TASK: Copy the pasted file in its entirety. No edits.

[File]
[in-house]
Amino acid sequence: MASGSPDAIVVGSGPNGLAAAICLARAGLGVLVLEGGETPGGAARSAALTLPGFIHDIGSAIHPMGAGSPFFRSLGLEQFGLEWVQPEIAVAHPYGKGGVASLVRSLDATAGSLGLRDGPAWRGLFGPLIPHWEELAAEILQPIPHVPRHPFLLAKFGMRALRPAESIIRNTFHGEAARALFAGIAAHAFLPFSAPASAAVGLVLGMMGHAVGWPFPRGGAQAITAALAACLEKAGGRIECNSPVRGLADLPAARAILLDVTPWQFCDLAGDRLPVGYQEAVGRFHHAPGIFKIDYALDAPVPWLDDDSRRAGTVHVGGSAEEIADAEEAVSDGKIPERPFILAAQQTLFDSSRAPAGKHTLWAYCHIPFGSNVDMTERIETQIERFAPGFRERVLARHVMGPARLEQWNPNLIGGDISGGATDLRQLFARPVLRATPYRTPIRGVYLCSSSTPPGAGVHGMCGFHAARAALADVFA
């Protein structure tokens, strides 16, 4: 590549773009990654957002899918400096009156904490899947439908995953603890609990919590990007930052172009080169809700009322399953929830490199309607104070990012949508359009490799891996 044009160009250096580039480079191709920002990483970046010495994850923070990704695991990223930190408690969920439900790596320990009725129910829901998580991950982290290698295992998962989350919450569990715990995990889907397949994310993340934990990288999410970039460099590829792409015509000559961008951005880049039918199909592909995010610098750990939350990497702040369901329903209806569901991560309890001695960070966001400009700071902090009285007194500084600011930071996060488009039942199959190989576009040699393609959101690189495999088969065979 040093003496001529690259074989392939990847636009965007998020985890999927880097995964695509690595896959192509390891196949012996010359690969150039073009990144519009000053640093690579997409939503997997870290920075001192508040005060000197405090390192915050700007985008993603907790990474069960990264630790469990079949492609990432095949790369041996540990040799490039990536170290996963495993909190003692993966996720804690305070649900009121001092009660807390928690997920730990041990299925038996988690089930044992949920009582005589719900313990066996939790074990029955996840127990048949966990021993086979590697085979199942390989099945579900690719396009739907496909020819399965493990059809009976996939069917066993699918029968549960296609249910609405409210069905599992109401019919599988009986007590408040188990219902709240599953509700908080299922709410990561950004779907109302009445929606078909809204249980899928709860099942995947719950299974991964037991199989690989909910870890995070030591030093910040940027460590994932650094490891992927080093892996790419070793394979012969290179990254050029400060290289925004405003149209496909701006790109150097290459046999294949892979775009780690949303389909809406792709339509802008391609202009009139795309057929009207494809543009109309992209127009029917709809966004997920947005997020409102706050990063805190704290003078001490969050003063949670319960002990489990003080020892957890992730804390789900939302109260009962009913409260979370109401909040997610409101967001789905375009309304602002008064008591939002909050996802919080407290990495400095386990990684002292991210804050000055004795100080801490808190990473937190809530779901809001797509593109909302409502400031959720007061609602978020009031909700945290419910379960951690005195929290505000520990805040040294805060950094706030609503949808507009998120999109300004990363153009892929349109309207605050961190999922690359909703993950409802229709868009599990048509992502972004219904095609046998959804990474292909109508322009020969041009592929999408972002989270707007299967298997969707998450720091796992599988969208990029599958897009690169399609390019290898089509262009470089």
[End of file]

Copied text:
[in-house]
Amino acid sequence: MASGSPDAIVVGSGPNGLAAAICLARAGLGVLVLEGGETPGGAARSAALTLPGFIHDIGSAIHPMGAGSPFFRSLGLEQFGLEWVQPEIAVAHPYGKGGVASLVRSLDATAGSLGLRDGPAWRGLFGPLIPHWEELAAEILQPIPHVPRHPFLLAKFGMRALRPAESIIRNTFHGEAARALFAGIAAHAFLPFSAPASAAVGLVLGMMGHAVGWPFPRGGAQAITAALAACLEKAGGRIECNSPVRGLADLPAARAILLDVTPWQFCDLAGDRLPVGYQEAVGRFHHAPGIFKIDYALDAPVPWLDDDSRRAGTVHVGGSAEEIADAEEAVSDGKIPERPFILAAQQTLFDSSRAPAGKHTLWAYCHIPFGSNVDMTERIETQIERFAPGFRERVLARHVMGPARLEQWNPNLIGGDISGGATDLRQLFARPVLRATPYRTPIRGVYLCSSSTPPGAGVHGMCGFHAARAALADVFA
């Protein structure tokens, strides 16, 4: 590549773009990654957002899918400096009156904490899947439908995953603890609990919590990007930052172009080169809700009322399953929830490199309607104070990012949508359009490799891996 044009160009250096580039480079191709920002990483970046010495994850923070990704695991990223930190408690969920439900790596320990009725129910829901998580991950982290290698295992998962989350919450569990715990995990889907397949994310993340934990990288999410970039460099590829792409015509000559961008951005880049039918199909592909995010610098750990939350990497702040369901329903209806569901991560309890001695960070966001400009700071902090009285007194500084600011930071996060488009039942199959190989576009040699393609959101690189495999088969065979 040093003496001529690259074989392939990847636009965007998020985890999927880097995964695509690595896959192509390891196949012996010359690969150039073009990144519009000053640093690579997409939503997997870290920075001192508040005060000197405090390192915050700007985008993603907790990474069960990264630790469990079949492609990432095949790369041996540990040799490039990536170290996963495993909190003692993966996720804690305070649900009121001092009660807390928690997920730990041990299925038996988690089930044992949920009582005589719900313990066996939790074990029955996840127990048949966990021993086979590697085979199942390989099945579900690719396009739907496909020819399965493990059809009976996939069917066993699918029968549960296609249910609405409210069905599992109401019919599988009986007590408040188990219902709240599953509700908080299922709410990561950004779907109302009445929606078909809204249980899928709860099942995947719950299974991964037991199989690989909910870890995070030591030093910040940027460590994932650094490891992927080093892996790419070793394979012969290179990254050029400060290289925004405003149209496909701006790109150097290459046999294949892979775009780690949303389909809406792709339509802008391609202009009139795309057929009207494809543009109309992209127009029917709809966004997920947005997020409102706050990063805190704290003078001490969050003063949670319960002990489990003080020892957890992730804390789900939302109260009962009913409260979370109401909040997610409101967001789905375009309304602002008064008591939002909050996802919080407290990495400095386990990684002292991210804050000055004795100080801490808190990473937190809530779901809001797509593109909302409502400031959720007061609602978020009031909700945290419910379960951690005195929290505000520990805040040294805060950094706030609503949808507009998120999109300004990363153009892929349109309207605050961190999922690359909703993950409802229709868009599990048509992502972004219904095609046998959804990474292909109508322009020969041009592929999408972002989270707007299967298997969707998450720091796992599988969208990029599958897009690169399609390019290898089509262009470089």